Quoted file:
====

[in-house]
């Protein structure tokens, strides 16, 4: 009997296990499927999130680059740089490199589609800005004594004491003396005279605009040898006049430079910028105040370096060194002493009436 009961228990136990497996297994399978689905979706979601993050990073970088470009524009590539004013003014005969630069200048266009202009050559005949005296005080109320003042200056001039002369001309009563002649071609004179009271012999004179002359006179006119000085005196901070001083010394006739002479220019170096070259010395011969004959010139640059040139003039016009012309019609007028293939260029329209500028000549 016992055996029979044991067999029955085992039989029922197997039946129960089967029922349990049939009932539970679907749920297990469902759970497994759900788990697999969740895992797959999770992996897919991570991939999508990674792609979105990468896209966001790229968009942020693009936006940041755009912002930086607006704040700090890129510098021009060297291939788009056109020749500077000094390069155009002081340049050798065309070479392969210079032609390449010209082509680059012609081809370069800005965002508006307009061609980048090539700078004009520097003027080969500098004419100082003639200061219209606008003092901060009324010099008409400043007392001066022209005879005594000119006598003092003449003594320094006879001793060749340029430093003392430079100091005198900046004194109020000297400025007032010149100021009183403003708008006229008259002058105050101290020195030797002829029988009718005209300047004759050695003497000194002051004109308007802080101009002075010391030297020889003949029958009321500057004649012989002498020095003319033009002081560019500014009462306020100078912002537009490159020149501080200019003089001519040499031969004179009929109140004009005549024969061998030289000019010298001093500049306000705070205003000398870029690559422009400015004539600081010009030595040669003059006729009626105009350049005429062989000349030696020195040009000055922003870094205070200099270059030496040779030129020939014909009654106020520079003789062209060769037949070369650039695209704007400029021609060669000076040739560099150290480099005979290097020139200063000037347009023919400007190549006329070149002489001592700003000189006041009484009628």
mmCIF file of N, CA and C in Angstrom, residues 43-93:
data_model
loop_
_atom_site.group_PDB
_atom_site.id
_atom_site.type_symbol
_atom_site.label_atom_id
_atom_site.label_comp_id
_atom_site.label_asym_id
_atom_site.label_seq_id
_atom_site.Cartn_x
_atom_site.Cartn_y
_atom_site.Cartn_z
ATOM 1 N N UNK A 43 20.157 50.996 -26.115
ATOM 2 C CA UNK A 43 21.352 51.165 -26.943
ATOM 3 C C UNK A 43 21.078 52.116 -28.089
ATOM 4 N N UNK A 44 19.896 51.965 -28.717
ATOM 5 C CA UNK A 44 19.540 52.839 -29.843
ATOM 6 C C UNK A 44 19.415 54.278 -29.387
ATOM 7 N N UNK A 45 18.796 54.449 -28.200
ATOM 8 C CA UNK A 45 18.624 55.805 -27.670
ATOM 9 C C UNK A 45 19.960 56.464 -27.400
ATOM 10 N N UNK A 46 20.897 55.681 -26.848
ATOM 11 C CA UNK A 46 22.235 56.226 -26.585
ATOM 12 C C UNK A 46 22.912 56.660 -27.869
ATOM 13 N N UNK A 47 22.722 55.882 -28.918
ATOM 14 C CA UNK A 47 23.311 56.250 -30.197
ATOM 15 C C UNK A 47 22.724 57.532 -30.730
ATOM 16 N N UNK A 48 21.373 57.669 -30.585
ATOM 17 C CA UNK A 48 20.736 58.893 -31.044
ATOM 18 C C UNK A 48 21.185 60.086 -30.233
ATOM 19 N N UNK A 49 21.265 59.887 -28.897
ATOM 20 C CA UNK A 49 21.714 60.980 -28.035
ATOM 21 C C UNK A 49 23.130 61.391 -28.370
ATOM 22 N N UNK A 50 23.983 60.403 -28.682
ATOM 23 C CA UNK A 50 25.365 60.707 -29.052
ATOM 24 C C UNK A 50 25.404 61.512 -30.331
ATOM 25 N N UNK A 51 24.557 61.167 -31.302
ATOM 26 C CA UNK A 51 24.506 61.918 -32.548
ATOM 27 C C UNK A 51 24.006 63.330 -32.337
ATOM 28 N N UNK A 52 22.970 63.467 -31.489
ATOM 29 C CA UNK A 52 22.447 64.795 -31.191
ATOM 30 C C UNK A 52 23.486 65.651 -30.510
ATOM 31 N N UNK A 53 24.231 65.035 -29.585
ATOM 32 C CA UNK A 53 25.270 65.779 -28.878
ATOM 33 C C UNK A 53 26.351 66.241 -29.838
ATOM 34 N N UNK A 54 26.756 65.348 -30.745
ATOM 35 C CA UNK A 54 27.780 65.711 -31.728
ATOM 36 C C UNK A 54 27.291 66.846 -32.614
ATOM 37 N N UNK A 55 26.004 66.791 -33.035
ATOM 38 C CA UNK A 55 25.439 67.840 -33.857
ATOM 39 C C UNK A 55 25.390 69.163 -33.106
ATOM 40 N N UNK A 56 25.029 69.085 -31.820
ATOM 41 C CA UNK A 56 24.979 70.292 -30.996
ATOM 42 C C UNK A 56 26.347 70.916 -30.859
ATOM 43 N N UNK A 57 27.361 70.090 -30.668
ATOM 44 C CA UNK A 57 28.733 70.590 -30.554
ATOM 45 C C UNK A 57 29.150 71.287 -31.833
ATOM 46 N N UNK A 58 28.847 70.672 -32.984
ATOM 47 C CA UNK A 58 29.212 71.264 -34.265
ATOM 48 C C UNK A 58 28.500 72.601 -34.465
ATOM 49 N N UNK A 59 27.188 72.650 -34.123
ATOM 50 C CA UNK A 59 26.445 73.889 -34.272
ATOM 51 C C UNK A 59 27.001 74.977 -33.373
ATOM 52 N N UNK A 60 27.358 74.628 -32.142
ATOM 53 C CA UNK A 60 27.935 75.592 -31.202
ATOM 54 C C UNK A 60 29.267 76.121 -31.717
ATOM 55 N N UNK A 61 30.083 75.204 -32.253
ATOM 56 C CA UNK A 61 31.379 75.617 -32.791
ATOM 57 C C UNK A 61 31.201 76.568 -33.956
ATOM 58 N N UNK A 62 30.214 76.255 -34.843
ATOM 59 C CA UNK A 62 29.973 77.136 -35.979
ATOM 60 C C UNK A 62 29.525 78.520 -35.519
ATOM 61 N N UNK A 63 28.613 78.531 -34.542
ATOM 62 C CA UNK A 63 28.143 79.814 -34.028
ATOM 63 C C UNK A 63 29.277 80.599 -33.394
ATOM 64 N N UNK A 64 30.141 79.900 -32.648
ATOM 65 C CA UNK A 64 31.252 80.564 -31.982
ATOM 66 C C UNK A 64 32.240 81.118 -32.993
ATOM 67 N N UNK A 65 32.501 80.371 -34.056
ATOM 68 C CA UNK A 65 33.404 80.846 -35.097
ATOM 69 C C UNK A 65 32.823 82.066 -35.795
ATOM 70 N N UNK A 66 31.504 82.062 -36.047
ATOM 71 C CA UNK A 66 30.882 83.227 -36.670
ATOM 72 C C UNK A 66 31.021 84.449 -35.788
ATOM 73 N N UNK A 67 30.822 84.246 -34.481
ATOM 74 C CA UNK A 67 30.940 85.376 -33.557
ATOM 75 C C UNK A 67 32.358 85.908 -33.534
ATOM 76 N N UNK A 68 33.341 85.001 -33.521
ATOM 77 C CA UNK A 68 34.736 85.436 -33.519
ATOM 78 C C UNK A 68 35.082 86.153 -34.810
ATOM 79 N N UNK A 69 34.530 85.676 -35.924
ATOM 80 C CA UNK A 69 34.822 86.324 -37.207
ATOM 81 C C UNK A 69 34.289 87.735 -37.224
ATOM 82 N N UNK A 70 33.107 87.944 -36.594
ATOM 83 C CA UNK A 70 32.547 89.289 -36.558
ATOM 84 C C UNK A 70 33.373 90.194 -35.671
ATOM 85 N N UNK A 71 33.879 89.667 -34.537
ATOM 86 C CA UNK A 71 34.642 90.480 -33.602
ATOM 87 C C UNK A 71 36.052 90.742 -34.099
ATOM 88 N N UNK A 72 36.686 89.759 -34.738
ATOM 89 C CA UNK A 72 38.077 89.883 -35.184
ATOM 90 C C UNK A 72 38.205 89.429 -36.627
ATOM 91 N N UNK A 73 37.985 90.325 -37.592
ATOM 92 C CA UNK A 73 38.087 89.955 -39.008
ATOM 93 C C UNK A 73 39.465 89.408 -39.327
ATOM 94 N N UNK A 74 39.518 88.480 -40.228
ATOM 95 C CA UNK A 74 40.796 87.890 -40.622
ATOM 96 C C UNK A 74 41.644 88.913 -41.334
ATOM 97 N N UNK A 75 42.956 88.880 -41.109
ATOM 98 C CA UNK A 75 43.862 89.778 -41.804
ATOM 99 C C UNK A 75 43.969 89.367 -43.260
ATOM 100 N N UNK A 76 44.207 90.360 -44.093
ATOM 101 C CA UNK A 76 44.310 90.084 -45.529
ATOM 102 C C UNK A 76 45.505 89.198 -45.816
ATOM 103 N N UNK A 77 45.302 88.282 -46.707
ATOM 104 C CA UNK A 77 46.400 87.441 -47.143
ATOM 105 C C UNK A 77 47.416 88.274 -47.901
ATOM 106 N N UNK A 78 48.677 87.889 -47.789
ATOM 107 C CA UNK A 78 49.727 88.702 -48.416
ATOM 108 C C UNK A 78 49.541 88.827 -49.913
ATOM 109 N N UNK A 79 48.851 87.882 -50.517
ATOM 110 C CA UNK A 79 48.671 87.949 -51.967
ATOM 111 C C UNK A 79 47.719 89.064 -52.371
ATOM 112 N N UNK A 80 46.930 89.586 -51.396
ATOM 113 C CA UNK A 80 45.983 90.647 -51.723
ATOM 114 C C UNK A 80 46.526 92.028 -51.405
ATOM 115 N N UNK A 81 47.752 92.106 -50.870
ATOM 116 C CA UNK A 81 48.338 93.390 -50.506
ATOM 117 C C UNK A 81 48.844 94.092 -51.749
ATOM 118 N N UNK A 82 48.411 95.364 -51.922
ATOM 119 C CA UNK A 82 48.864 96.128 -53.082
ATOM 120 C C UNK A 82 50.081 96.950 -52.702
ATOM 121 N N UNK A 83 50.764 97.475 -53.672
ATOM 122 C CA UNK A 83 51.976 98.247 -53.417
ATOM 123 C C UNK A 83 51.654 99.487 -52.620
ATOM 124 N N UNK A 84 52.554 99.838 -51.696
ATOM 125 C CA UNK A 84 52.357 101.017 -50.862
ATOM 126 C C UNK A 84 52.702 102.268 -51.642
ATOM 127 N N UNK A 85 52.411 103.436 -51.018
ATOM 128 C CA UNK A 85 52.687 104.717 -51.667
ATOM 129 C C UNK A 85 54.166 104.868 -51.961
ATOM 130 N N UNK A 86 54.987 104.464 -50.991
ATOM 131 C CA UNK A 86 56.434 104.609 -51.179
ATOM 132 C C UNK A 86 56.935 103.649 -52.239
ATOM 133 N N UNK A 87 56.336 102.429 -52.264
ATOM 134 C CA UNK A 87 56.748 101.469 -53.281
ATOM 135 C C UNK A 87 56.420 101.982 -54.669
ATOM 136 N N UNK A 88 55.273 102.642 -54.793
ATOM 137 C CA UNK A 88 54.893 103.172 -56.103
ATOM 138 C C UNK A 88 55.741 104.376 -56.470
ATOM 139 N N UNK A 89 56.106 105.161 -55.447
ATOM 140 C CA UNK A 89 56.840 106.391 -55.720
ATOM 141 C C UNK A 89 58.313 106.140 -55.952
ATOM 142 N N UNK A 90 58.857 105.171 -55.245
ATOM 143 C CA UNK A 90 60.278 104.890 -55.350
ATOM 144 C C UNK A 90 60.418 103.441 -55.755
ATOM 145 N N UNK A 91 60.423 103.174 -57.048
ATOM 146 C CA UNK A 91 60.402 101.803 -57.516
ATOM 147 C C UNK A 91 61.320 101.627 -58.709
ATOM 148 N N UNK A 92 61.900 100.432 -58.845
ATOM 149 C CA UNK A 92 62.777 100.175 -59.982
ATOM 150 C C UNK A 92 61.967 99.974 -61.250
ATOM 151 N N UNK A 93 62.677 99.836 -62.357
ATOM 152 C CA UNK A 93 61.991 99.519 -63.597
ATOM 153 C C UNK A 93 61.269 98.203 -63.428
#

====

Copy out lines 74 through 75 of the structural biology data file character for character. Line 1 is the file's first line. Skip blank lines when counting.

ATOM 59 C CA UNK A 62 29.973 77.136 -35.979
ATOM 60 C C UNK A 62 29.525 78.520 -35.519